And while I find this incredibly fun (in a way, it's like a neverending cascading of concepts inside concepts (speaking of which, I'm not sure whether this was seen as revolutionary when Infinite Jest was first published (1996) or if, as I feel, it was seen as a formal literary version of the sort of games children's books would play (I would always run out of fingers marking the different paths I'd taken in Choose Your Own Adventure books))) there is something about it that doesn't lend itself to reading in the doctor's waiting room.
I went there straight after work, thinking I could get some study done in the hour or so before my appointment. Unfortunately a small girl with a beautiful smile was busy running back and forth across the waiting room and shouting with the glee of childhood. This was nice, but I was trying to infer the verb conjugation-form of the なあ ending ("to state one's feeling emphatically") when the example given was only the たいなあ form ("to state one's wish emotively", viz.:
一度南極へ行きたいなあ。"I wish I could go to Antarctica just once."
So I pulled Infinite Jest out of my bag (no small feat in itself) and thus bring you to the point of the post. Mea maxima culpa, for my last post's suggestion that an Australian man of a certain age wouldn't have used the term "minor-leaguers". Less than 24 hours later, I was walking along the seafront and remembered the following lines from TISM's "The Back upon which Jezza Jumped":
The minor-leaguers, the average markers, the consistent second raters;
The stay at homers, the timid loners, the habitual masturbators;
The ugly girls, the amputees, the screaming mongoloid;
The senile old, the deformed young, the bladders that unwillingly void...
I was wrong.
But the connection between one of the stories in How We are Hungry and the very start of Infinite Jest lies here:
Jerry has an accent that sounds British but possesses the round vowels of an Australian. (Eggers, 150)
The coach, in a slight accent neither British nor Australian, is telling C.T. that the whole application-interface process, while usually just a pleasant formality, is probably best accentuated by letting the applicant speak up for himself. (Wallace, 6)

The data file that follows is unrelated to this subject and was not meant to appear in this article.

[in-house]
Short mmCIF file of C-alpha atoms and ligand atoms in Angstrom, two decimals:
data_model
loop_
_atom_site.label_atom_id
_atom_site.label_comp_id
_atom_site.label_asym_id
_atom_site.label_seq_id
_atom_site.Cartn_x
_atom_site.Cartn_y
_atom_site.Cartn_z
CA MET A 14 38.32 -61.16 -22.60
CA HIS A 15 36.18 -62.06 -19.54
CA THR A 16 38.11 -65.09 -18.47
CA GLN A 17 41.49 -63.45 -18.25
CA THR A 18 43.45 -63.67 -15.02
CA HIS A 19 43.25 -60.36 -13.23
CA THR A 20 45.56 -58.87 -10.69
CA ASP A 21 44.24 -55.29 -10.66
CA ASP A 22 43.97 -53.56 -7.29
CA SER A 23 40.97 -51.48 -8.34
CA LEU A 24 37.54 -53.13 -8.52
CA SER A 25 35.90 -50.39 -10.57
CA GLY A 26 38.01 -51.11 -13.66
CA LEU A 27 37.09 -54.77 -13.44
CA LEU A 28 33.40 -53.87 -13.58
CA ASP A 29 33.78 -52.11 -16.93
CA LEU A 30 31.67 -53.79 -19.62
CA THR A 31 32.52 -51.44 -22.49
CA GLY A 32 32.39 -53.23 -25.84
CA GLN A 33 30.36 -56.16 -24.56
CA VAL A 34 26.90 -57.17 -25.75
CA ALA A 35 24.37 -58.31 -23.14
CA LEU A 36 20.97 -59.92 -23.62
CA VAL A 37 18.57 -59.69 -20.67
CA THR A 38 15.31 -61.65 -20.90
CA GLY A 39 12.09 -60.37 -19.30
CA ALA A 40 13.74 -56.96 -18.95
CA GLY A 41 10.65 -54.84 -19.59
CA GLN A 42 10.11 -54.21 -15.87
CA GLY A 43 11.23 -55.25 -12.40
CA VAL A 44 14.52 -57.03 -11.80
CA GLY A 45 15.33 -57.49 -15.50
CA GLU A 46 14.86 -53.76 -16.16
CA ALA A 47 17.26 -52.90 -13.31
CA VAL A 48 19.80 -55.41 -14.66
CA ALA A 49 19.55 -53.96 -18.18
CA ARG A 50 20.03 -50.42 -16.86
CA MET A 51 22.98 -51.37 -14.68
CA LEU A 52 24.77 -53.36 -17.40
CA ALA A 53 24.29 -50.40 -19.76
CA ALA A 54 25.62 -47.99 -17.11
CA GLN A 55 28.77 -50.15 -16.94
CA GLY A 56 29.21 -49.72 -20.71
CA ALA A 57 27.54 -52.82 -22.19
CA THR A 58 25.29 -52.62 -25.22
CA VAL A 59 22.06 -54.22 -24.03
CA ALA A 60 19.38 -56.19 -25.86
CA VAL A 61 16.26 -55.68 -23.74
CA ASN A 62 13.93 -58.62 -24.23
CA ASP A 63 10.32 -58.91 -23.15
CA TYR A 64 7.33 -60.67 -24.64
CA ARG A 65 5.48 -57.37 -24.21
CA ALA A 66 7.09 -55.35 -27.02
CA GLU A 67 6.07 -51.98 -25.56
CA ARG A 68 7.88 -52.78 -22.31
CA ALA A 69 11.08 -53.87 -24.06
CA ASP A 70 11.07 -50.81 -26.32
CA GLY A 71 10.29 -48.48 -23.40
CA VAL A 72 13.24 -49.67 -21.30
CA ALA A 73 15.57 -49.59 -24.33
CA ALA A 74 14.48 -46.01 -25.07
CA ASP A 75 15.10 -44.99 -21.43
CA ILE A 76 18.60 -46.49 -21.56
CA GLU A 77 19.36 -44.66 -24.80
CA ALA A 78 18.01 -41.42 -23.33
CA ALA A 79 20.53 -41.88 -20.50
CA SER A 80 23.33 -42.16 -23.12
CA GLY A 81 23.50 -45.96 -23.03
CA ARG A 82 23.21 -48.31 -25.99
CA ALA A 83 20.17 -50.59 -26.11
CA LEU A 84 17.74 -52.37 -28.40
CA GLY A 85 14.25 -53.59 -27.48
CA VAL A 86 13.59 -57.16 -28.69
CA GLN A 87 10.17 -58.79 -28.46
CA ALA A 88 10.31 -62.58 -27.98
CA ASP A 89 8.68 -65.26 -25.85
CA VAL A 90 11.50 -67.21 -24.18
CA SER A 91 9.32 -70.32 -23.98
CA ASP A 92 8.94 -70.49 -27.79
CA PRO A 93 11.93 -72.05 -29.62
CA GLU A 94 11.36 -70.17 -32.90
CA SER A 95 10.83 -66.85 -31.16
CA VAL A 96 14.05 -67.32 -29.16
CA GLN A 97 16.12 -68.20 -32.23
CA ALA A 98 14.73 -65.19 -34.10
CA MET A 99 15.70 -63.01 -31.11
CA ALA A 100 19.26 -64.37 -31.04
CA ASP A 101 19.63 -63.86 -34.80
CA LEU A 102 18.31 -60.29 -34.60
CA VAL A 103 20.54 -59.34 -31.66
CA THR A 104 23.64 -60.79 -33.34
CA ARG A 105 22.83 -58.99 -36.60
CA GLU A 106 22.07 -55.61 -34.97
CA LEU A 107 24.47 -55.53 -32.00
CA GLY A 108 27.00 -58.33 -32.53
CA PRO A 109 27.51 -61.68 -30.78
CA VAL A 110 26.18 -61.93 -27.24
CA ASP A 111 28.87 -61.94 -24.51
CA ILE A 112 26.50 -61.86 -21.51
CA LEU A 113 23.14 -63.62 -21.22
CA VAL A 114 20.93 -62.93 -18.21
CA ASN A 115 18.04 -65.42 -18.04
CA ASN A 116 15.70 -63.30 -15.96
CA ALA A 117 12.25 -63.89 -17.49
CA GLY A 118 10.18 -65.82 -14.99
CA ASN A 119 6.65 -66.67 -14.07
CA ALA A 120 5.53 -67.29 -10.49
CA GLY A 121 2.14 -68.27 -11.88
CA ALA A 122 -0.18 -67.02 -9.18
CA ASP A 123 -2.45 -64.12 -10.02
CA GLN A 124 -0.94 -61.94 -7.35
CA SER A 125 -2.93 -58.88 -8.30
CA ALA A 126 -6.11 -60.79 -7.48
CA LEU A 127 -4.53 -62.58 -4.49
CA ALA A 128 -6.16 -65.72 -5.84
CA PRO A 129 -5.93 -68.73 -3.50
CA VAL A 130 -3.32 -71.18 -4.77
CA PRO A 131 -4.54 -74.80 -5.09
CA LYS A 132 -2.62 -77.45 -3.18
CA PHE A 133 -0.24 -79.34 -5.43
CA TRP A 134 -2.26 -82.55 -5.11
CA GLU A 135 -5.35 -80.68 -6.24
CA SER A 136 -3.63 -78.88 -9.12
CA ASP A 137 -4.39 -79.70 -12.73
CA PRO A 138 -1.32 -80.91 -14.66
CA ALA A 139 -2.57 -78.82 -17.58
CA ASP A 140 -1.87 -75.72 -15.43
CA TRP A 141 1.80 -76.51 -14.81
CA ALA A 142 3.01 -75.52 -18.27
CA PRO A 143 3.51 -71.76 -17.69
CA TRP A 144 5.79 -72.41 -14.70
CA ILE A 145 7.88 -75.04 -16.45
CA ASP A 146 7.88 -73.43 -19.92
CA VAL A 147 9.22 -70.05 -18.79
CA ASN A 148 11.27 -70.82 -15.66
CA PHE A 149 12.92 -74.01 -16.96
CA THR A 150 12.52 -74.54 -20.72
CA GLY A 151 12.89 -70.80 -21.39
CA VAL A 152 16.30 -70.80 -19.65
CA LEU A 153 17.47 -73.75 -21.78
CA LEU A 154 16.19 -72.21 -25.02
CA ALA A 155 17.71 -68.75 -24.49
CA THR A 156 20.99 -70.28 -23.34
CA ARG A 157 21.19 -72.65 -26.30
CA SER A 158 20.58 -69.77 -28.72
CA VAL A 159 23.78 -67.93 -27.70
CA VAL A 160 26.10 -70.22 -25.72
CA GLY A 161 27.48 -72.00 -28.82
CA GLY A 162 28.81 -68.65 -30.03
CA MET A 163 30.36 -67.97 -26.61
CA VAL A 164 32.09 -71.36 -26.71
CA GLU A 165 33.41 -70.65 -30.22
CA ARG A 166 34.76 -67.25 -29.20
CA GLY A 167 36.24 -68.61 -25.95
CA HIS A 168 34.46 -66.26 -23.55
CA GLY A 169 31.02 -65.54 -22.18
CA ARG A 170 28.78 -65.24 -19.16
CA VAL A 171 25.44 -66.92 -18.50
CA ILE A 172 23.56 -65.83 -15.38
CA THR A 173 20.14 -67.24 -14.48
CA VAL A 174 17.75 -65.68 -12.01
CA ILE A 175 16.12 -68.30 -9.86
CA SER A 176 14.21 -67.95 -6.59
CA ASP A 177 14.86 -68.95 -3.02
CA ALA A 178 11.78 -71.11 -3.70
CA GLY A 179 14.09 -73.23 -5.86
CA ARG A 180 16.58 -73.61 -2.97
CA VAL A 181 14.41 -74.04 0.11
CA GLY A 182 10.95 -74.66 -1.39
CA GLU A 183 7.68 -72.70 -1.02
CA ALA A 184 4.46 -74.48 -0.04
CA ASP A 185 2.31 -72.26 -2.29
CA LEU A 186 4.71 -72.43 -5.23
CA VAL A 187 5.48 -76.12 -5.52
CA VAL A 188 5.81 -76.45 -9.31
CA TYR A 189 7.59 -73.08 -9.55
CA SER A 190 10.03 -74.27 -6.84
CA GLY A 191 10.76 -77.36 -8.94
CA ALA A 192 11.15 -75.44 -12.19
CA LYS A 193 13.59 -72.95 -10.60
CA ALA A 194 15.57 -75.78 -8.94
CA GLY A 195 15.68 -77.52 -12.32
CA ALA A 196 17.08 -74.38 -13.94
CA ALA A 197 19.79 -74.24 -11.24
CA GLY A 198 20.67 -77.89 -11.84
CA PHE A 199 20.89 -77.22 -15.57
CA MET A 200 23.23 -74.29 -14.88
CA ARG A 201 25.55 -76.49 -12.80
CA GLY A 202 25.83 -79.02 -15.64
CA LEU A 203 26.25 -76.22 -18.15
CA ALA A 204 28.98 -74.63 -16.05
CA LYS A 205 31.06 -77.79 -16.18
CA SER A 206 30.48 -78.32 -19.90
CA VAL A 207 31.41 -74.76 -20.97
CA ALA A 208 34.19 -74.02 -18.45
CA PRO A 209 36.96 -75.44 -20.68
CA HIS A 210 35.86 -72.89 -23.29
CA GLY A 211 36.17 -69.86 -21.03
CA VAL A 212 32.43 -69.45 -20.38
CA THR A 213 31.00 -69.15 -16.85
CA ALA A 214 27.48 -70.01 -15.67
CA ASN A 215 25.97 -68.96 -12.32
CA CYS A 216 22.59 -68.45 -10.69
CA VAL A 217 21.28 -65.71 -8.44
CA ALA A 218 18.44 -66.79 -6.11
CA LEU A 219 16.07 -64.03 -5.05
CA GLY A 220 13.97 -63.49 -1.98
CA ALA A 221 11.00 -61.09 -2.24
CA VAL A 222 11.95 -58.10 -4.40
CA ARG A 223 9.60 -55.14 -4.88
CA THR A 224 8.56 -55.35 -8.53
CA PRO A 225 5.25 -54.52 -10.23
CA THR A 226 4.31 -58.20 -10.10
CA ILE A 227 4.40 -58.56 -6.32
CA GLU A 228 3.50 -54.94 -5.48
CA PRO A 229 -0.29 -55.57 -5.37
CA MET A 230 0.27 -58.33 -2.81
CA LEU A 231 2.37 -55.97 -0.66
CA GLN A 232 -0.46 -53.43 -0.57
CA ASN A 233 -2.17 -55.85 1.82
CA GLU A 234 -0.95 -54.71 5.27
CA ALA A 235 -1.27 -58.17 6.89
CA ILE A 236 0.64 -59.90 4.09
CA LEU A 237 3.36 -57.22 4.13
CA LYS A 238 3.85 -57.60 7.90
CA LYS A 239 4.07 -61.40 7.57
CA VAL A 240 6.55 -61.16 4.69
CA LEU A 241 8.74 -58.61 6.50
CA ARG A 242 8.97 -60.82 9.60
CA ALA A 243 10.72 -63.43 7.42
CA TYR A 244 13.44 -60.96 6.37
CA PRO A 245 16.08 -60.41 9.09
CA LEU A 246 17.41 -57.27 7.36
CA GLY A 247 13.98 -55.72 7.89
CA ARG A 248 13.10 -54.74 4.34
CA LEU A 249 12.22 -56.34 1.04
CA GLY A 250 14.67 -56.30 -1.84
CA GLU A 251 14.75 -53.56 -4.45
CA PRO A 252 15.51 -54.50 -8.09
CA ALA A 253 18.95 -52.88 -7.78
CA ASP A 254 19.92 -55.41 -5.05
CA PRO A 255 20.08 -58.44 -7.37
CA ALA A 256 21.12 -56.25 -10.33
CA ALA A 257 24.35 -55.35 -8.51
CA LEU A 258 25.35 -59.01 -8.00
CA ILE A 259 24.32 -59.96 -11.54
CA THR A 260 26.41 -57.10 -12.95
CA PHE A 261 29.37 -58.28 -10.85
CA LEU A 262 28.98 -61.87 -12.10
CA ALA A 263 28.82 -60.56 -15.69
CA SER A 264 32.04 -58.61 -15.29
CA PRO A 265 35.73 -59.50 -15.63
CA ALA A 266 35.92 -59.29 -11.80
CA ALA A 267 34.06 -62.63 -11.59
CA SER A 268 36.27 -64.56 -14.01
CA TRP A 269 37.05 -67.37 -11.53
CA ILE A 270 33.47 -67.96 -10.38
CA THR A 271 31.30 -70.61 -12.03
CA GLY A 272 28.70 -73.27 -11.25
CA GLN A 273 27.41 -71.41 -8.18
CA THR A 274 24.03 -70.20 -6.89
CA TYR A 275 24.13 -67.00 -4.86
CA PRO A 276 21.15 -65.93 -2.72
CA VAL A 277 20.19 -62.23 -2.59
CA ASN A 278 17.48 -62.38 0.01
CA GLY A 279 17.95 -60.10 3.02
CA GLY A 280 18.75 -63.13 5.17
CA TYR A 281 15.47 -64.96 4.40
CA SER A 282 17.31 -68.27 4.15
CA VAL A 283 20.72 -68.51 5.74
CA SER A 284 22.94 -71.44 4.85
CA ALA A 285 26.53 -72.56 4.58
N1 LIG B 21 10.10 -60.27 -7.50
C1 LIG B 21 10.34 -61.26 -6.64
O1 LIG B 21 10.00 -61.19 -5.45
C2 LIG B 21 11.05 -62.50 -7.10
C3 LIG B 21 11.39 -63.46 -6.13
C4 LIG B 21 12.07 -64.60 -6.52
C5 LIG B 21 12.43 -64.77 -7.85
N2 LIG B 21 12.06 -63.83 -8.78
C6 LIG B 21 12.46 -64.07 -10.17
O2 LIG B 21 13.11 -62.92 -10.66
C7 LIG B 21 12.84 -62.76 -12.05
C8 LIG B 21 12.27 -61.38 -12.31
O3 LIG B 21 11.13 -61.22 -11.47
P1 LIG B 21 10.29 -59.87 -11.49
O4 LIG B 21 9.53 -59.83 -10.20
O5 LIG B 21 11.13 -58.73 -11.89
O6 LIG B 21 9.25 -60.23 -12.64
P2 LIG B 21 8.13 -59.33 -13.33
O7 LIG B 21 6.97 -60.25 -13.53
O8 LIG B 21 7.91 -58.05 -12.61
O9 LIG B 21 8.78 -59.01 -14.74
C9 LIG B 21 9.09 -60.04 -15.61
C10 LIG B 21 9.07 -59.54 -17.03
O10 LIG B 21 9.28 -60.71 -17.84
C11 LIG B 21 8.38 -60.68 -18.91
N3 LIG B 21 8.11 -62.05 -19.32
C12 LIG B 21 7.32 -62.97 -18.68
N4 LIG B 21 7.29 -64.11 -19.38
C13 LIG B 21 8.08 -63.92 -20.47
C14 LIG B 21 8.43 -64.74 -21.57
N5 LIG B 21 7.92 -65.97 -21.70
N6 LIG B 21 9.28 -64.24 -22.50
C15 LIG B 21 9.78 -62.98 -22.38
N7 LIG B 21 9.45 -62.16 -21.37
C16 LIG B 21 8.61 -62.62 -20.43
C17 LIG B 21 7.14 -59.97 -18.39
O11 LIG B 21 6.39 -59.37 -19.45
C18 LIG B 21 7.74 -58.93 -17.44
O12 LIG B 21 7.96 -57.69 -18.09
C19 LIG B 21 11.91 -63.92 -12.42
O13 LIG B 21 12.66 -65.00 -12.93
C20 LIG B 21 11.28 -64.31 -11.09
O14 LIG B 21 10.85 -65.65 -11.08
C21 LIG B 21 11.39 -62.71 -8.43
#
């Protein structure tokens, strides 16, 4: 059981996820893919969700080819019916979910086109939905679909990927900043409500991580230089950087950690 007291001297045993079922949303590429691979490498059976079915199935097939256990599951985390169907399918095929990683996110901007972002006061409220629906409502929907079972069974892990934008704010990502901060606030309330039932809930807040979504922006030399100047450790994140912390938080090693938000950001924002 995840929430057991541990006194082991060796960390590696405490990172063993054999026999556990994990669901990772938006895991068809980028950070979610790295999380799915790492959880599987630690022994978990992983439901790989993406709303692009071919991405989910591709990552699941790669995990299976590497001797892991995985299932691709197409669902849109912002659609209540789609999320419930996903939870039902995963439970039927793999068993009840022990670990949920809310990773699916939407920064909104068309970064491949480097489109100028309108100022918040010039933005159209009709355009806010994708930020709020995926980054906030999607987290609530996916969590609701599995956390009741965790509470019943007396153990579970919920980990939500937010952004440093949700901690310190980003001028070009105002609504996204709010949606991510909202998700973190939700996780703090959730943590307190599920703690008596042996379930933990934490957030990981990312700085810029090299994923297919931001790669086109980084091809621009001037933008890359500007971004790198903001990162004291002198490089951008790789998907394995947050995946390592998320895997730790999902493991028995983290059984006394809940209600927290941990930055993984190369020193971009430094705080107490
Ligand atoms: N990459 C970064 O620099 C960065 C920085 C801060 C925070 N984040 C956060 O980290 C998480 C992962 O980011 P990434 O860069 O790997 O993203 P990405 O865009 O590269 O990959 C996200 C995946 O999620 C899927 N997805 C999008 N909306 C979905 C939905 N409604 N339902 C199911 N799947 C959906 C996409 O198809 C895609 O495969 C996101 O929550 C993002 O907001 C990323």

As an Australian whose accent has never matched the stereotype, I think I know what Eggers and Wallace are saying here. That there would be gradations of accents in Australia, whether geographic or cultural, based on class or local demography of immigrants, is not so much denied or unknown or unworthy of even being speculated upon; it is in fact that the non-Australian reader, on being introduced to an Australian character, needs to be told that this one isn't the guy you're thinking of.
I have no doubt that the Wallace's tennis coach character is Australian, even though the text doesn't state it directly. And I know it from a brilliant line of wipe-your-glosses genius that follows thereafter. Hal interlocks his fingers "into a mirrored series of what manifests, to me, as the letter X."
His own fingers look like they mate as my own four-X series dissolves and I hold tight to the sides of my chair. (Wallace, 6)
It takes another eight pages before Coach White refers to someone as "mate".
Anyway I didn't get very far through Note 304 (which is a fantastic, horrific description of an incredibly violent pastime reminiscent of the sport-based society of Georges Perec's W) before the doctor was able to see me, and I went upstairs to see her, and the long and short of it is that despite being accidentally hit quite hard in the groin three weeks ago by a tennis ball, the cremasteric muscle is undamaged and the bruising is only painful (as opposed to painful and worrying).